When we talk about Risk Management for Events and Conferences, we need to explore a broad range of potential risks that threaten venues, attendees, suppliers and the organizer.
By Michael Kern
Risks threaten life, health or security, but also property and finance. Depending on the size of the event planned, you might even consider retaining a specialist in Risk and Disaster Management to address possible risks.
Walk it through:
When assessing the risks of your event, you need to walk it through in your mind, first like a delegate, then as an exhibitor, then as the organizer, as a venue owner and so on. This lets you create a list of possible hazards which could occur before, during or after the meeting. You need to explore what could be exposed to damage, loss or liability, who or what could possibly cause it and who could be affected. You also need to be aware of the legal standards applied in the host country.
The CIC (Convention Industry Council) suggests for each event doing a SWOT analysis as the best risk assessment tool. The results will help you to ask the right questions of venues, suppliers and all other involved stakeholders and be prepared before an emergency occurs. It is also crucial to ensure lined up thinking between the venue, the medical assistance providers, the security company and other relevant suppliers to avoid creating even greater chaos by a conflicting plan. Never forget that litigation proceedings could mean that the PCO will be asked if he or she has used due diligence in choosing that supplier, venue or destination.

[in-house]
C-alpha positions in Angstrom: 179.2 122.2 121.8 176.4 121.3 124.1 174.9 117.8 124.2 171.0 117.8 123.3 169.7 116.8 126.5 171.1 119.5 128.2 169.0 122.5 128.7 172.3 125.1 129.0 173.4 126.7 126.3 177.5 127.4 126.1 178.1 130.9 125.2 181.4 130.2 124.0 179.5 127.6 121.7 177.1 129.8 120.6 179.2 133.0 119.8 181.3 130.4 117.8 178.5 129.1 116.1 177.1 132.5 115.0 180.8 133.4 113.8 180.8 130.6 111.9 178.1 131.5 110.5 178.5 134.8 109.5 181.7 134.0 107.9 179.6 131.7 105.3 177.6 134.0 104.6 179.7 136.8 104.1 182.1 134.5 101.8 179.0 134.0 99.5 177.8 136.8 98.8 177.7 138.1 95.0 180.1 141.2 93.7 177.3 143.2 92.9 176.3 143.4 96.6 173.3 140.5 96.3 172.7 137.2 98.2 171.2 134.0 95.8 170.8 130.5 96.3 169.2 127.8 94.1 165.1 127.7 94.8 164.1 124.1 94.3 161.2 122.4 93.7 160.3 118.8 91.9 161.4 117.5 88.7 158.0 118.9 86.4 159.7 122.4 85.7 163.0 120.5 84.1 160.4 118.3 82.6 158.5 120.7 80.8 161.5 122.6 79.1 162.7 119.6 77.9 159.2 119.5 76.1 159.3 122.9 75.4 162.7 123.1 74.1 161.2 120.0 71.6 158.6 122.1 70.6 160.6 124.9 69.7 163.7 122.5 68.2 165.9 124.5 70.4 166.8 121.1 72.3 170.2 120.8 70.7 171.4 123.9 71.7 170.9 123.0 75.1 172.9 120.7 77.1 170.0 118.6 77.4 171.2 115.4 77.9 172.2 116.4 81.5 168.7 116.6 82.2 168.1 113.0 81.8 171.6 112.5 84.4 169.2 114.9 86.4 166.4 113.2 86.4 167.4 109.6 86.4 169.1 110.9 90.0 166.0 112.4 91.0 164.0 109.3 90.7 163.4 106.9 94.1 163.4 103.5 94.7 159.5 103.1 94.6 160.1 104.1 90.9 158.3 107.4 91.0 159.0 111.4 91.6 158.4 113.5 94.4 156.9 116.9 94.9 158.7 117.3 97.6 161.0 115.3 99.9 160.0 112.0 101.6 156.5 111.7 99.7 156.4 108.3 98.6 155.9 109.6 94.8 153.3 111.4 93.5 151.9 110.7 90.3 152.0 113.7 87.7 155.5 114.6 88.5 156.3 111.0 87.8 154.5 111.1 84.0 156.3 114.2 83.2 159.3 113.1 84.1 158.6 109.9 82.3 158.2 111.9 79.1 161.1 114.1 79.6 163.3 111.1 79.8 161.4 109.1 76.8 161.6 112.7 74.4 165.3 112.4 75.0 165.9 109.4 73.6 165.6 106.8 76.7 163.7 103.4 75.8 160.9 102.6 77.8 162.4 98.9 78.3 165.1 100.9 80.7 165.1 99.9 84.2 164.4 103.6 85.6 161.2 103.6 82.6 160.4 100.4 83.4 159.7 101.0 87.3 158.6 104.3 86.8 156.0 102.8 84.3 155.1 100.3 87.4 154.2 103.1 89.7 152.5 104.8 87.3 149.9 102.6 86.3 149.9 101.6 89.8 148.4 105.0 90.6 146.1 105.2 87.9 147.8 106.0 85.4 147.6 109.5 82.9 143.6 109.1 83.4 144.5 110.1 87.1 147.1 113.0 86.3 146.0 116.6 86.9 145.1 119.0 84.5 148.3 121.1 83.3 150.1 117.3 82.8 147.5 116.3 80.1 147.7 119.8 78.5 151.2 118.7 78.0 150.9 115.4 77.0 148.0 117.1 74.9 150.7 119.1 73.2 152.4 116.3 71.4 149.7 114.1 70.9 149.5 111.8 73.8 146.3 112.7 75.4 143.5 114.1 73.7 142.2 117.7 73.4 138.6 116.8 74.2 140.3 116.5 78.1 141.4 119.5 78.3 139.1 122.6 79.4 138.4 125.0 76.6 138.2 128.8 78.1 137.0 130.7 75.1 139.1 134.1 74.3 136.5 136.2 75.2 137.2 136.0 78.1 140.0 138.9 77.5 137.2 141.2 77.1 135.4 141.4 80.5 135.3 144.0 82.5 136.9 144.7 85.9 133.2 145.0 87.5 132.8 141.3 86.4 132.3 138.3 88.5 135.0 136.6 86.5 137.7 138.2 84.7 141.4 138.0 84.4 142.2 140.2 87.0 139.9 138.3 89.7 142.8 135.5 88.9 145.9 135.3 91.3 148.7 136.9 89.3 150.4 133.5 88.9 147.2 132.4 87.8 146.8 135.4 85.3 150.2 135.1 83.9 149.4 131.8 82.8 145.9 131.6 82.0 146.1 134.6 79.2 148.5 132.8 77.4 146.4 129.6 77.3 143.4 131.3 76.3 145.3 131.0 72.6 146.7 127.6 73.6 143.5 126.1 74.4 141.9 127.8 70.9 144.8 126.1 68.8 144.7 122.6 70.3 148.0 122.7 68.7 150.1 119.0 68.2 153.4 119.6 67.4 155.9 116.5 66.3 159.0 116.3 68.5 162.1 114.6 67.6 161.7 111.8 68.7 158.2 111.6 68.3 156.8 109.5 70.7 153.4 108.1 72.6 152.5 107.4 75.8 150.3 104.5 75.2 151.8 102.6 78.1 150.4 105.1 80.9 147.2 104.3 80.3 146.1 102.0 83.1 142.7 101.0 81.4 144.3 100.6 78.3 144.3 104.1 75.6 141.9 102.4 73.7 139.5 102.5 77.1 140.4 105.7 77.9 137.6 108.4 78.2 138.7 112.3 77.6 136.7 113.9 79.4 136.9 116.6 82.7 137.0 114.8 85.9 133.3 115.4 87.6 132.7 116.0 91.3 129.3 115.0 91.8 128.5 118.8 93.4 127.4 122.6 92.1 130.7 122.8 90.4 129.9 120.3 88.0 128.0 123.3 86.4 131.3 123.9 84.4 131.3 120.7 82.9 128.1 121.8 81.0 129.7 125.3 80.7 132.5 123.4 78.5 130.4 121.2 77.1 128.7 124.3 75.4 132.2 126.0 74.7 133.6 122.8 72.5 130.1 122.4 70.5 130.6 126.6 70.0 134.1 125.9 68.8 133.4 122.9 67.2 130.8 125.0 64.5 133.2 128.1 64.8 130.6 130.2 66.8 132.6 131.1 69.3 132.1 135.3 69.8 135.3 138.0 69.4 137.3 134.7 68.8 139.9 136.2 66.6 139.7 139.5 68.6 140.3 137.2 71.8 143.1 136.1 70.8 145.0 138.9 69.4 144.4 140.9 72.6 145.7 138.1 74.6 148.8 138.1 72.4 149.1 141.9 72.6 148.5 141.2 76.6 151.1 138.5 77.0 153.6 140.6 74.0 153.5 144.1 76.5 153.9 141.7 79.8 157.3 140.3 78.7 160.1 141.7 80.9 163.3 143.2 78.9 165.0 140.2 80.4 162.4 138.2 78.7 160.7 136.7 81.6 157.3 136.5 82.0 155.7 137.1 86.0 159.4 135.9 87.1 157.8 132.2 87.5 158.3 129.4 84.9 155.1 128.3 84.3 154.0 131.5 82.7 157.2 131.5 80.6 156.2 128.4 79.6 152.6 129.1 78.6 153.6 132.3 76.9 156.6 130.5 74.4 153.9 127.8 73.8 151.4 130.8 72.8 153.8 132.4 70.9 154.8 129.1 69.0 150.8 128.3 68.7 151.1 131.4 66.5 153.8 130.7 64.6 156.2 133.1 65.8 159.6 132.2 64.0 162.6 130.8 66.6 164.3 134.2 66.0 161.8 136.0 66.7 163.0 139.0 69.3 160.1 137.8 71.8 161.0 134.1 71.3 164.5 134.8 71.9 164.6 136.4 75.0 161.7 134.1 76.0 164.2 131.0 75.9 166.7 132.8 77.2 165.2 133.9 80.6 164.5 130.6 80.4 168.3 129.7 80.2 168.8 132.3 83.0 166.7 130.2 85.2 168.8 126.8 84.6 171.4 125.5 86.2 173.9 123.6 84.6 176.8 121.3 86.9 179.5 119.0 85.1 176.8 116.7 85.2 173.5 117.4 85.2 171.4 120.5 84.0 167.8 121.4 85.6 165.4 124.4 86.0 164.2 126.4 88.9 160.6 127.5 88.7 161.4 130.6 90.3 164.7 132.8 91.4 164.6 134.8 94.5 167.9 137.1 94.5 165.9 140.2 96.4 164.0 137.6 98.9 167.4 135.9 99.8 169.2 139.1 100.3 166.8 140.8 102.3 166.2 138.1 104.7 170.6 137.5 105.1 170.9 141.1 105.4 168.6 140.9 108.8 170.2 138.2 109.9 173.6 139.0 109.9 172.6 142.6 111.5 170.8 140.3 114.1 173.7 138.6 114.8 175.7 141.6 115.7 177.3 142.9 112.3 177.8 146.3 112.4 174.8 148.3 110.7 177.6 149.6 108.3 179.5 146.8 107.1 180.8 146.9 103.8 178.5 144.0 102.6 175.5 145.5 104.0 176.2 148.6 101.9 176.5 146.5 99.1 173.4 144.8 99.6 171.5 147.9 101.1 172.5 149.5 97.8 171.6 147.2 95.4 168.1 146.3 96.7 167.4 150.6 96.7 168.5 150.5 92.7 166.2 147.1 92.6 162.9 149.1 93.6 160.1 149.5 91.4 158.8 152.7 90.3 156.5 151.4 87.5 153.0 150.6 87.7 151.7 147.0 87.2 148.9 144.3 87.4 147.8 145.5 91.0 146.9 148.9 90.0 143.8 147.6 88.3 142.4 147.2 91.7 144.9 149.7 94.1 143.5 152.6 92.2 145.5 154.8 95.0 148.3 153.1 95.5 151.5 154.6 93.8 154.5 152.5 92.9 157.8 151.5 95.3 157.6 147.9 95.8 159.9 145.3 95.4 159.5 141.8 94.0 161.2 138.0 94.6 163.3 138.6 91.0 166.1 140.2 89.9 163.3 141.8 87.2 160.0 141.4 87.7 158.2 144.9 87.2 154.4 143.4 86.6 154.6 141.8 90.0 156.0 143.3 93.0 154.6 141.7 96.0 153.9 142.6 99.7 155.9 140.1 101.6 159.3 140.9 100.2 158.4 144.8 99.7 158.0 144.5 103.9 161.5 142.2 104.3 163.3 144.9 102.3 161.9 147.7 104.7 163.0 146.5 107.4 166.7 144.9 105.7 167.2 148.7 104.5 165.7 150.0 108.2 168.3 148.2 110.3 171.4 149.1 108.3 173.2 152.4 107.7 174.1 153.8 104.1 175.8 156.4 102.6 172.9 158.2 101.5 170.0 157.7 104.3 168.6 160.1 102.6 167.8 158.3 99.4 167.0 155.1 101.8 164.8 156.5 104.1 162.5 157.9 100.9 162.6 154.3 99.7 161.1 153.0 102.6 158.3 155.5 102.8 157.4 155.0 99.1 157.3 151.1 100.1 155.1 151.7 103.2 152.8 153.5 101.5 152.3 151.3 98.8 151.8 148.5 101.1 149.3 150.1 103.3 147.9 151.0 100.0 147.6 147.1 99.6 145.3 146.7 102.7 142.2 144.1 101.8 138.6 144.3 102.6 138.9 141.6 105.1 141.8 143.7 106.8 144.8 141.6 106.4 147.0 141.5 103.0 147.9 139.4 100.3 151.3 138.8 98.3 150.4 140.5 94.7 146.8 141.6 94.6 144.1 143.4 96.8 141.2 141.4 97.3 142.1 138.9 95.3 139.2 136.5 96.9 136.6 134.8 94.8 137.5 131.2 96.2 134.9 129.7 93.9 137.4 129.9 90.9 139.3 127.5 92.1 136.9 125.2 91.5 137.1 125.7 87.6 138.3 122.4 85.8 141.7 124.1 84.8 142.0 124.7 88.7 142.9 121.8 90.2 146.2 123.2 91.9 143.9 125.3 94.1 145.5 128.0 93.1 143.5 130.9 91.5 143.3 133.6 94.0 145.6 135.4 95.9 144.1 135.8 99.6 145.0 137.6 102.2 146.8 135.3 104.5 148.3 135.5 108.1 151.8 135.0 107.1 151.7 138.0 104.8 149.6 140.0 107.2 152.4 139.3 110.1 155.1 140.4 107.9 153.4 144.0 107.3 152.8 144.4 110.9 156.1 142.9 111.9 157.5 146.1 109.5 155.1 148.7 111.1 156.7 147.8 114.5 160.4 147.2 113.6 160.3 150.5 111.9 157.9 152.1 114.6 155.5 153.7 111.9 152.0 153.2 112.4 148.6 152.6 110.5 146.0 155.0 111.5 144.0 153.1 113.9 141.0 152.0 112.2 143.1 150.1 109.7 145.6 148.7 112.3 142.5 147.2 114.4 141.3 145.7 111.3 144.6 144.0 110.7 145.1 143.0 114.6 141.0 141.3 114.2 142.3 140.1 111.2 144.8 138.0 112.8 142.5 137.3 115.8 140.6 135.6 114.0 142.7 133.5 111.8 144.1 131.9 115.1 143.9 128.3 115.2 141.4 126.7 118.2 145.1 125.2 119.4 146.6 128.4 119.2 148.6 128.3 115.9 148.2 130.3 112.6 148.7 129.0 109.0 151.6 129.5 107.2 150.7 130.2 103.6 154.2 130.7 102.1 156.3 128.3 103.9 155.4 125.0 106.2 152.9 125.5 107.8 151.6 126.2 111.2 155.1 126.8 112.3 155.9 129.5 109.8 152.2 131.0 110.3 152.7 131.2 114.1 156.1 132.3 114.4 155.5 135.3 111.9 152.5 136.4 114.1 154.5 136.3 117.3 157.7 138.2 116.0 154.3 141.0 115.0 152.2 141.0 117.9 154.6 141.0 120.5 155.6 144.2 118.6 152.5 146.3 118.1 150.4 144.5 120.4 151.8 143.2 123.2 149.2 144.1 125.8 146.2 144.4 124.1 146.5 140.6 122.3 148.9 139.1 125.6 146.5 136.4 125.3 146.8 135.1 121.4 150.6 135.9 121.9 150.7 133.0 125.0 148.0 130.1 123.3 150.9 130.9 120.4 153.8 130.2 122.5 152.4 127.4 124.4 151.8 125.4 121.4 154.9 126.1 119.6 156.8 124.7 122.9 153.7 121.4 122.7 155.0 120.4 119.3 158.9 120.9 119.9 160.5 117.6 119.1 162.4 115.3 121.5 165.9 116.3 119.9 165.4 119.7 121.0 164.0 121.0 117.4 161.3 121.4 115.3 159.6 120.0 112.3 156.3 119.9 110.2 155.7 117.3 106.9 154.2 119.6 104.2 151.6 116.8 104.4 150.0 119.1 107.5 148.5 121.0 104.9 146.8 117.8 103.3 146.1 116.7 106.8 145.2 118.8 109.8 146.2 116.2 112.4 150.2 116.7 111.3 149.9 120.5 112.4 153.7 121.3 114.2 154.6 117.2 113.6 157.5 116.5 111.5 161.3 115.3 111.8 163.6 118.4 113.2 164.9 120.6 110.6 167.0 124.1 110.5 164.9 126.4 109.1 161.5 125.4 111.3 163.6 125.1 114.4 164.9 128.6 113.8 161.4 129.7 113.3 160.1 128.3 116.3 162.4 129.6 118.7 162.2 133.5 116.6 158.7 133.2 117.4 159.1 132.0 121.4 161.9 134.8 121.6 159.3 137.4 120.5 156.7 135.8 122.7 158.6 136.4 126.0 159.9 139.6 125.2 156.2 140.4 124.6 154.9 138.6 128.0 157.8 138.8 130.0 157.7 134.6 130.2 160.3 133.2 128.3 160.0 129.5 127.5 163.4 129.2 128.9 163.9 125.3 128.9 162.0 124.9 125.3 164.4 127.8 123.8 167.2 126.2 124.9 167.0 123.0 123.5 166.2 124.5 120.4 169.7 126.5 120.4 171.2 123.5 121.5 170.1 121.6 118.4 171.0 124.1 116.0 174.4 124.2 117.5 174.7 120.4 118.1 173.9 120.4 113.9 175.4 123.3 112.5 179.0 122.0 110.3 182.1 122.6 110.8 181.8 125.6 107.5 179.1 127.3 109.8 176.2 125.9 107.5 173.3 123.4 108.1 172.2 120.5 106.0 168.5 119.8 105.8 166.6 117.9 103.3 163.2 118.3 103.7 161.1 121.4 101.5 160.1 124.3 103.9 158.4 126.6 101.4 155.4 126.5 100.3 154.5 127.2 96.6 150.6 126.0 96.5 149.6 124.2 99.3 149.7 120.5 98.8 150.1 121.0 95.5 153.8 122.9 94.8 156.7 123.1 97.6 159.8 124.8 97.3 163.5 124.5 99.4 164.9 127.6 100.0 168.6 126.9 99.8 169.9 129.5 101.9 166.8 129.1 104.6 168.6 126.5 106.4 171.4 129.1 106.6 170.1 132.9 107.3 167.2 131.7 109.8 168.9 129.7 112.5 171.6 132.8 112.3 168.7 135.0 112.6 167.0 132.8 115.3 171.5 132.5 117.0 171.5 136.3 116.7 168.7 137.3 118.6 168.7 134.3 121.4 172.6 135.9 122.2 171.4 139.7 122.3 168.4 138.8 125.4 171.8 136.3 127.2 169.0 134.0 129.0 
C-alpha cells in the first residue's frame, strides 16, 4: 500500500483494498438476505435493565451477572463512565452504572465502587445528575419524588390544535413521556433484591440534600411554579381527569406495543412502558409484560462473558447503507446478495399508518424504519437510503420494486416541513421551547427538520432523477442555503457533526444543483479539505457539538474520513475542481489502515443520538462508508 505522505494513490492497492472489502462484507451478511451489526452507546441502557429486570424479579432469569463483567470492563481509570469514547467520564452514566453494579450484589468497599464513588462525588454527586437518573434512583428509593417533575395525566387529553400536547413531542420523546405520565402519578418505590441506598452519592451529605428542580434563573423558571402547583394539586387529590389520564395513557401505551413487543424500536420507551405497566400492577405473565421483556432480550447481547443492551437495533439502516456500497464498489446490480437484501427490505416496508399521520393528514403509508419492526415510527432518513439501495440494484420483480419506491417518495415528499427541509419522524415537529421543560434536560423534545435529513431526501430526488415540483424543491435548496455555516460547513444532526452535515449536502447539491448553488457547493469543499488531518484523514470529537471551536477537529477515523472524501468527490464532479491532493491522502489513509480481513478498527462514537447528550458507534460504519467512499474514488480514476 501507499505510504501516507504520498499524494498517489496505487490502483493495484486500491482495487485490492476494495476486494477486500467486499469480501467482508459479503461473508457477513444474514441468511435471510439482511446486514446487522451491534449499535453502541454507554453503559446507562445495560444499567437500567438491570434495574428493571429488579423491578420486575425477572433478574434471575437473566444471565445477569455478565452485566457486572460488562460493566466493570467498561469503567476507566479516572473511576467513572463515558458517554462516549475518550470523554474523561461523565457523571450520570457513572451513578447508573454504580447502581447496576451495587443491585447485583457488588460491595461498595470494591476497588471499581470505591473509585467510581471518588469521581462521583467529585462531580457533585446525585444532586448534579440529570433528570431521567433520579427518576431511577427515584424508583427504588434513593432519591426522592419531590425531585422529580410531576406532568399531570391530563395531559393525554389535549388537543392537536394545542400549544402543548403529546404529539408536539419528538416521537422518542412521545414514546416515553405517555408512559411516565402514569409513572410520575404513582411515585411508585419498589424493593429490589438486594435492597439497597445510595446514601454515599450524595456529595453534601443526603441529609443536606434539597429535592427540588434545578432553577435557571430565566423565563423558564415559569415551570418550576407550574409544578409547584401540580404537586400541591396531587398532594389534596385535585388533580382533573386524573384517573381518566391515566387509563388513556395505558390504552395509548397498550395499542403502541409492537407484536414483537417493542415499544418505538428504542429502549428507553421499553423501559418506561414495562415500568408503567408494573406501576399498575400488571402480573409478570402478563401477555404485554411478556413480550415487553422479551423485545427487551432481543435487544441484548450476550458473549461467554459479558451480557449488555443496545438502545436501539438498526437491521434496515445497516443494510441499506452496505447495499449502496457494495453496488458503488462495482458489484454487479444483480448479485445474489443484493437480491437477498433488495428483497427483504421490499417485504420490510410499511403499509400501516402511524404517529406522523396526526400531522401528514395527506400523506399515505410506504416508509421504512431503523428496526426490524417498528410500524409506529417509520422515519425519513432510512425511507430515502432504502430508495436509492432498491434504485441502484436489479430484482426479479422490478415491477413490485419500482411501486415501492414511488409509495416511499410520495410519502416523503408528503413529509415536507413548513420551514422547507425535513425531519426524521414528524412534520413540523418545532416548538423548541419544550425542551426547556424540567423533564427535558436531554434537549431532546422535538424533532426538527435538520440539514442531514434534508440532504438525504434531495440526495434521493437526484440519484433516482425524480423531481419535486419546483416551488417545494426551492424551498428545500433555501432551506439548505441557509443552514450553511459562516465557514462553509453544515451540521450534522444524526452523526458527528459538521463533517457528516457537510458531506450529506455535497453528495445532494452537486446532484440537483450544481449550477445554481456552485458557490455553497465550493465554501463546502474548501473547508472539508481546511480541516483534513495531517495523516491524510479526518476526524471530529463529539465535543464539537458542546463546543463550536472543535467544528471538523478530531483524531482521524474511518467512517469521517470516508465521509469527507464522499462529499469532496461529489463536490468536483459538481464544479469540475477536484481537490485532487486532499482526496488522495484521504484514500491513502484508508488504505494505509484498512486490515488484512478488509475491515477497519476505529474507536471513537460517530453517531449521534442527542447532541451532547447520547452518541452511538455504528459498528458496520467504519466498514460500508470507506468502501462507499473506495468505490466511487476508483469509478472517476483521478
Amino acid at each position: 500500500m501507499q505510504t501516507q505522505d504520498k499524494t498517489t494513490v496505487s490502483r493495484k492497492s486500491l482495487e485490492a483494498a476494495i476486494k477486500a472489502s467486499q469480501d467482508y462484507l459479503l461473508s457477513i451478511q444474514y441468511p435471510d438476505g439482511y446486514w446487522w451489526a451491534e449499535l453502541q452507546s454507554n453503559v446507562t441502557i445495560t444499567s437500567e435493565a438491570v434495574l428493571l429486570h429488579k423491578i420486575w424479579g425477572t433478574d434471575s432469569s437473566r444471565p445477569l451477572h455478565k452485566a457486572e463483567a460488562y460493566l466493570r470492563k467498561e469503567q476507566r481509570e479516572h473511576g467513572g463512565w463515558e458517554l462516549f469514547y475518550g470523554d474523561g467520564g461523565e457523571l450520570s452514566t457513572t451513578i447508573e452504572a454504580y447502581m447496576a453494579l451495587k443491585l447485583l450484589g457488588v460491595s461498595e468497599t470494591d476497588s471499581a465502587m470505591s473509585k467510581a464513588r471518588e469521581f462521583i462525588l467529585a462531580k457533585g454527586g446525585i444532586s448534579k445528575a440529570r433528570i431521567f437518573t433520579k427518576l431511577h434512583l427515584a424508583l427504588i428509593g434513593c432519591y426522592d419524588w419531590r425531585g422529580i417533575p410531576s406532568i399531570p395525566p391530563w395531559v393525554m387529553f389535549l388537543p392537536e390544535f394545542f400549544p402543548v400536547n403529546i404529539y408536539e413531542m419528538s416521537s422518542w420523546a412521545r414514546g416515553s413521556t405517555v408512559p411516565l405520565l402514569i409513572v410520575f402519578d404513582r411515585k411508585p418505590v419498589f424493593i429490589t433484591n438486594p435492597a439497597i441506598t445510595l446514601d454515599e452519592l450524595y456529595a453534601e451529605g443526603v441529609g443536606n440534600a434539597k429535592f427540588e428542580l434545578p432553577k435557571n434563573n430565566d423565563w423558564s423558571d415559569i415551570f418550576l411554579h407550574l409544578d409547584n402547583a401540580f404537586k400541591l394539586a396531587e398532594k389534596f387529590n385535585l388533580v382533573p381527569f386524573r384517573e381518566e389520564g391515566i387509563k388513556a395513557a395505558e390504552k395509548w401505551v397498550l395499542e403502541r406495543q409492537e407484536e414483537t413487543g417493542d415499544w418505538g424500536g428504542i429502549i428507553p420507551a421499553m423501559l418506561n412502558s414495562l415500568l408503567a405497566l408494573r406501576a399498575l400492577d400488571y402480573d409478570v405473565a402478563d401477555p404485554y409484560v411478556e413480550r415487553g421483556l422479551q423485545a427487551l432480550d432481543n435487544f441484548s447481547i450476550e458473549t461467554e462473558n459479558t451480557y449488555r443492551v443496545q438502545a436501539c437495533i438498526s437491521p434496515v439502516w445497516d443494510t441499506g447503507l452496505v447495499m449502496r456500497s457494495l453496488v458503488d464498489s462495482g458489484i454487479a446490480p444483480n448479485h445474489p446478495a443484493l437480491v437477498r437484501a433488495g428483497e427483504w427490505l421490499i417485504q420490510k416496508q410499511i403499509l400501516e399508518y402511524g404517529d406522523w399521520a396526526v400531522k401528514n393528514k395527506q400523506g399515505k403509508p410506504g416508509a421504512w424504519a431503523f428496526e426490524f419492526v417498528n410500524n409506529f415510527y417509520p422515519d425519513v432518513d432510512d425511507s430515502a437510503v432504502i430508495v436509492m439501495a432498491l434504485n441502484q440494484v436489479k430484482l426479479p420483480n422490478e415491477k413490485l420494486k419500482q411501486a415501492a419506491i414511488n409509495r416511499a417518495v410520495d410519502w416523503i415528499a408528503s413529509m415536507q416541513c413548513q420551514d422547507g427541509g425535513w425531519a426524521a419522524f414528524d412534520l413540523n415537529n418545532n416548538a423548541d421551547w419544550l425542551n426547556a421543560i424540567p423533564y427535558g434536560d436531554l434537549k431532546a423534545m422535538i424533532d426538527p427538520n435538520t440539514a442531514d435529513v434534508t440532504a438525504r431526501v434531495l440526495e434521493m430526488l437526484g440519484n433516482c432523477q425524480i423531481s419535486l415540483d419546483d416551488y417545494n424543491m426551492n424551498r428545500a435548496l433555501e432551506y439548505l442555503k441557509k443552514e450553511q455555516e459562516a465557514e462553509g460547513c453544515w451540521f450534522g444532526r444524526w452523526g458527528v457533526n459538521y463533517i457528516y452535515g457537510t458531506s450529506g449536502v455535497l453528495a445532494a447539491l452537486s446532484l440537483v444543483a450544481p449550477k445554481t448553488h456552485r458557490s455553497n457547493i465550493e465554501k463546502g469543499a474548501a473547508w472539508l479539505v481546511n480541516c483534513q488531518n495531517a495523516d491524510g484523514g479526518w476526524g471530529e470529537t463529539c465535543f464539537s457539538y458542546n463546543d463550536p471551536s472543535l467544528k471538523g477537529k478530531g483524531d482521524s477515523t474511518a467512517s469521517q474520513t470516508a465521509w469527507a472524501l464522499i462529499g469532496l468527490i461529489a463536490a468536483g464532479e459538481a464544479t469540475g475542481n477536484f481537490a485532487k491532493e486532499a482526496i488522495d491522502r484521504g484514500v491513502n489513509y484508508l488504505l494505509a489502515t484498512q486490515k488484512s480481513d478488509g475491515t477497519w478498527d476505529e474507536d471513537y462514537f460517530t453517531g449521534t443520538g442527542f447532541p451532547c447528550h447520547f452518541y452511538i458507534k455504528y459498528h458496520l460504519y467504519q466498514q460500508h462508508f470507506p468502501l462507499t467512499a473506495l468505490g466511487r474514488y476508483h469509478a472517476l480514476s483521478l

Analyze what you found:
After identifying the risks and analyzing them, you need to decide how to address them. Nobody can plan for every single risk and natural disasters like earthquakes and tsunamis are unavoidable. However, if the meeting host is risk averse, certain risks can be mitigated or avoided by transferring them to an insurance company. Or in the case of a tsunami, by not choosing a coastal destination. However, many risks cannot be simply avoided. The PCO has to make sure that presentations are not disrupted by technical failures, electrical spikes and faulty projectors. Mitigating risk is only possible by careful management and making sure that the meeting venue use all possible measures to avoid damages and have contingency and back up options in the unlikely case that something goes wrong.
Managing risk means that after your analysis, you need to find ways to reduce the probability that disaster or emergency occurs; reduce its consequences; or get the risk transferred to someone else. There are countless types of event insurance available and the PCO needs to assess which best fits your event and complies with the legal requirements of the host country. It is worthwhile consulting a local specialist or lawyer for advice in this regard.
Another way of mitigating risks is contractual. Adding force majeure clauses in contracts with venues, hotels and suppliers gives you more control as do clauses relating to indemnification, attrition and cancellation policies. Another contractual risk transfer is the liability waiver. If you want to include zip-lining in the social program, you might be well advised to ask participants to sign a liability waiver. However, waivers should be carefully drafted and translated. To be enforceable, the participant must have understood what he or she signed.
Working with a PCO from the early stages in the planning of your event, can help you avoid potential risks and save you a lot of money. A PCO will not only prepare a preliminary budget considering the risks of the event, but also advise on the appropriate venues, the right contracts, source reliable suppliers, explore local legal implications, identify potential insurers and help you quantify and manage your risk.